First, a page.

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Title:Migration, Colonialism, Globalization: Histories of the Free -Subject and the Sovereign Nation-State
Author(s):Mongia, Radhika Viyas
Doctoral Committee Chair(s):Grossberg, Lawrence
Department / Program:Speech Communication
Discipline:Speech Communication
Degree Granting Institution:University of Illinois at Urbana-Champaign
Subject(s):Sociology, Social Structure and Development
Abstract:I draw two main conclusions from my investigation: First, that colonial migration helps produce and institutionalize the very categories---of free labor and nationality---that undergird bourgeois political economy and the nation-state, which we now not only privilege in studying migration, but which are among the salient categories that organize our social world. And, second, that the normative content of the technologies that govern migration are irreducibly raced and gendered. I argue that since these technologies operate today, often in largely unchanged form, they help secure the continuing resilience of the colonial conjuncture between discourses of race, gender, and nationality. Current discussions of migration, diaspora, and national identity often concentrate on the malleability and hybridity of the cultural dimensions of identity. In contrast, my research suggests that we must take account of the force exerted by the regulatory technologies of modern migration that help (re)generate, rather than undermine, the colonial conjuncture between racialized-nationality, gendered nationalism, the "free" subject of bourgeois political economy, and the colonial genealogy of the modern state.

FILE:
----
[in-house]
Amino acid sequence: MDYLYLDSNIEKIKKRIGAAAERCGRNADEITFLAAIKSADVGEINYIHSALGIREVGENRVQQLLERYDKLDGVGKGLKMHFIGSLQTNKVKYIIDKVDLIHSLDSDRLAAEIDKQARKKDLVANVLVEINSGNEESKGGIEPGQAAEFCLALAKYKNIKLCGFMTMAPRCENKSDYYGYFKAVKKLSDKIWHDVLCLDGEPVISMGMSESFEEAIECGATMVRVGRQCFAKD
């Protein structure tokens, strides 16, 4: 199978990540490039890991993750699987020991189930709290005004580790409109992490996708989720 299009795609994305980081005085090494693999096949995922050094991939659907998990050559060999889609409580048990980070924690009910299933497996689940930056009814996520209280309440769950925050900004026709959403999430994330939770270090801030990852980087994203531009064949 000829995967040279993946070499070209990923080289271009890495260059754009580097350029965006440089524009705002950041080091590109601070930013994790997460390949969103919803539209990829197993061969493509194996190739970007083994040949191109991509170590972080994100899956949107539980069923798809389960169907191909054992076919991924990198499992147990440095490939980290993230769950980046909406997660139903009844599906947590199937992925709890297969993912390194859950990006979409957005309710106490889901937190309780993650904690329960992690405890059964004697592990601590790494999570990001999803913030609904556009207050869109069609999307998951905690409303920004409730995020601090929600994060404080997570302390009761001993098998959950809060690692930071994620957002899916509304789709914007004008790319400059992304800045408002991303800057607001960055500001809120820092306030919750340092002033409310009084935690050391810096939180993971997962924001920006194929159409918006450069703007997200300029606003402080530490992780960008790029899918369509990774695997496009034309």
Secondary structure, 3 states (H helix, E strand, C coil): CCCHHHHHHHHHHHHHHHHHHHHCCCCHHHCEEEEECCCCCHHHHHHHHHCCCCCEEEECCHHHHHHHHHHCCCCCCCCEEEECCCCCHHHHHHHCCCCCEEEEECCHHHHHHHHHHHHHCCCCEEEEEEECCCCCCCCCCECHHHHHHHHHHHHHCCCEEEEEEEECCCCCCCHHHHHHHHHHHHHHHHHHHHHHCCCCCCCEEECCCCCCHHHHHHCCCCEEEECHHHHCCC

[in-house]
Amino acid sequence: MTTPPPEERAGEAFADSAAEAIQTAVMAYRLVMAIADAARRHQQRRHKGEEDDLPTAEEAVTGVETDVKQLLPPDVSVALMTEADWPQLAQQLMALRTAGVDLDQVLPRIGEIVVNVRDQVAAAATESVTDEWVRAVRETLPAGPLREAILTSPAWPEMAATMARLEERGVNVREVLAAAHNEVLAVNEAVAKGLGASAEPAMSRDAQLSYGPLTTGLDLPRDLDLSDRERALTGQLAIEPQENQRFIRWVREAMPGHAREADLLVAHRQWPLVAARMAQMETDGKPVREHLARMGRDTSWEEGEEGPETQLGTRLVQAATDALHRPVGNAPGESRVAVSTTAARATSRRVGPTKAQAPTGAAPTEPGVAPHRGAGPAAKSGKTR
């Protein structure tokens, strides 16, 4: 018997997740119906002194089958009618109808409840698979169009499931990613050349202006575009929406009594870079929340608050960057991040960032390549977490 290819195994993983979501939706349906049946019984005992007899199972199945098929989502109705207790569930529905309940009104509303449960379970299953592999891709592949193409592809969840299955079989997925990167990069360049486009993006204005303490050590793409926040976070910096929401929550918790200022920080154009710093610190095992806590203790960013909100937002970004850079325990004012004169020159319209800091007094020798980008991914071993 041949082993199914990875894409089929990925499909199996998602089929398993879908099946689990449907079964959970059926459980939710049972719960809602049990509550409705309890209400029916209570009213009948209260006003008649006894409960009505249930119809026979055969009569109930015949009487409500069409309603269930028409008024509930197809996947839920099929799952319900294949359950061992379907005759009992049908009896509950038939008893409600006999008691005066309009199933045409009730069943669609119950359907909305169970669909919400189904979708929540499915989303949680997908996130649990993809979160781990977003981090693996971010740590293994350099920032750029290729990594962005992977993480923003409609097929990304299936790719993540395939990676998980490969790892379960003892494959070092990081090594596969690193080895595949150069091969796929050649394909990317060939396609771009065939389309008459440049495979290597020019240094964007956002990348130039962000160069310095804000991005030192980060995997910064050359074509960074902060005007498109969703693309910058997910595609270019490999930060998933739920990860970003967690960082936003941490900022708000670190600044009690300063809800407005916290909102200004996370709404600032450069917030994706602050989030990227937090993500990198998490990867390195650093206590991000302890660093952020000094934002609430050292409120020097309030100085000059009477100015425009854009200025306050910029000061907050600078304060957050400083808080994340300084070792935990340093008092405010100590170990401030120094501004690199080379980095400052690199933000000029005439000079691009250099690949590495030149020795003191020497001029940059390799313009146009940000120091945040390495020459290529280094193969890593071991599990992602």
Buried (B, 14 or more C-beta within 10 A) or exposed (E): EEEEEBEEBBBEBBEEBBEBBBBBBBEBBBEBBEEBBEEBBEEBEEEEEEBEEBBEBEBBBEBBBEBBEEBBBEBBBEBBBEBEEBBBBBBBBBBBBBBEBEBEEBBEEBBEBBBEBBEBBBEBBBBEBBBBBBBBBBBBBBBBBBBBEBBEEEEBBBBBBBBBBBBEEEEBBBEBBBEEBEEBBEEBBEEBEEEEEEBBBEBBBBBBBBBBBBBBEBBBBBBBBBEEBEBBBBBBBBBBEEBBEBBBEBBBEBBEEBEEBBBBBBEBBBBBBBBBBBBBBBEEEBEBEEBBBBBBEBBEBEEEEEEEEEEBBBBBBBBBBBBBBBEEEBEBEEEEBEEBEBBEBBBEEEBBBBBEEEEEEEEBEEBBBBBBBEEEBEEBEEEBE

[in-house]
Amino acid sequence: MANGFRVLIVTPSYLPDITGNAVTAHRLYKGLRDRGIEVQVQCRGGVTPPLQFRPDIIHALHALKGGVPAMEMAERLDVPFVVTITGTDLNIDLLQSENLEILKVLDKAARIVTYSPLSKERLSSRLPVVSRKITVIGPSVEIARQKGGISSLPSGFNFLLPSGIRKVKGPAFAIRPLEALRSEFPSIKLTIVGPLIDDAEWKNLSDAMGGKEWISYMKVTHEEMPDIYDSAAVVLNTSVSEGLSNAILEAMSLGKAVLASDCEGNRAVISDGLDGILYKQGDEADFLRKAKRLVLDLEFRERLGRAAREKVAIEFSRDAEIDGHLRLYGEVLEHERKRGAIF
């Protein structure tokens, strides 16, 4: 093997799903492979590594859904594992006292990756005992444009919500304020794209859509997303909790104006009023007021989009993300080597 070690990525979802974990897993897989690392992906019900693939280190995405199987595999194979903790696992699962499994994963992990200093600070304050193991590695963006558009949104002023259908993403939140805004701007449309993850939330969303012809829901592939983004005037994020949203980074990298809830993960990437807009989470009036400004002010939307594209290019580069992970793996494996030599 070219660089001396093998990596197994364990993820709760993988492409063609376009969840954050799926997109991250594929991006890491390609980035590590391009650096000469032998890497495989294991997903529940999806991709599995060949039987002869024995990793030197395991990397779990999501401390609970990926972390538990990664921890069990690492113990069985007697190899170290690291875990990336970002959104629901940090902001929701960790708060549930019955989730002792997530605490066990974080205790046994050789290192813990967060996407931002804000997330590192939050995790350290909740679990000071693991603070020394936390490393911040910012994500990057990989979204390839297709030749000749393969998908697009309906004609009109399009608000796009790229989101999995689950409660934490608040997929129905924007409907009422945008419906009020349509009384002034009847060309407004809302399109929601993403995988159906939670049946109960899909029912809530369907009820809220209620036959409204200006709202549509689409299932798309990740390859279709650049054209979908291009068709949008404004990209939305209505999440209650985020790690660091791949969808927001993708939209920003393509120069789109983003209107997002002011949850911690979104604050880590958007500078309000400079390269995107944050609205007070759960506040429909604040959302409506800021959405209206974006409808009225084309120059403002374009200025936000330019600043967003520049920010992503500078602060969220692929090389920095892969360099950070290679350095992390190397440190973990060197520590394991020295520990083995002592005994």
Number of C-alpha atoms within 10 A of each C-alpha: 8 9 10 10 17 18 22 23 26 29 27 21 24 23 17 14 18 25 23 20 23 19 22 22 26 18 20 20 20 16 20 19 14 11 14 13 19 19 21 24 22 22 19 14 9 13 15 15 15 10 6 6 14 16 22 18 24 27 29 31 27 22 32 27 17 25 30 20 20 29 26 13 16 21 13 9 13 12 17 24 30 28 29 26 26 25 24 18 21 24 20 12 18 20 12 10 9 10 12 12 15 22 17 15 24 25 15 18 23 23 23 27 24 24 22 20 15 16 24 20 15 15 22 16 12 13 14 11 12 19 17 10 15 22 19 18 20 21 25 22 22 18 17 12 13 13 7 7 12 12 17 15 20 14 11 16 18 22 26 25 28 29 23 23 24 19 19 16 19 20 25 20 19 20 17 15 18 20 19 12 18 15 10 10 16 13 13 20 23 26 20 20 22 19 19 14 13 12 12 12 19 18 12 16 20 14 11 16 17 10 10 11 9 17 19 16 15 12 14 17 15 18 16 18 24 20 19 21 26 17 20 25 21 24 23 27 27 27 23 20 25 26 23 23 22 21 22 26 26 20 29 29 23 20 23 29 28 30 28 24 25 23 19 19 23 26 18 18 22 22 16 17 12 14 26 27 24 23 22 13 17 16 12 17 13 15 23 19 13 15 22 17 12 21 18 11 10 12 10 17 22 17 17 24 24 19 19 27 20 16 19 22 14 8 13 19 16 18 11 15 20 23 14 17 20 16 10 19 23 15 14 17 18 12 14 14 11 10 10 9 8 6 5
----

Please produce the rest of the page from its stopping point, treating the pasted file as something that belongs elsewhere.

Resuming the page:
Issue Date:2000
Description:193 p.
Thesis (Ph.D.)--University of Illinois at Urbana-Champaign, 2000.
Other Identifier(s):(MiAaPQ)AAI9990087
Date Available in IDEALS:2015-09-28
Date Deposited:2000

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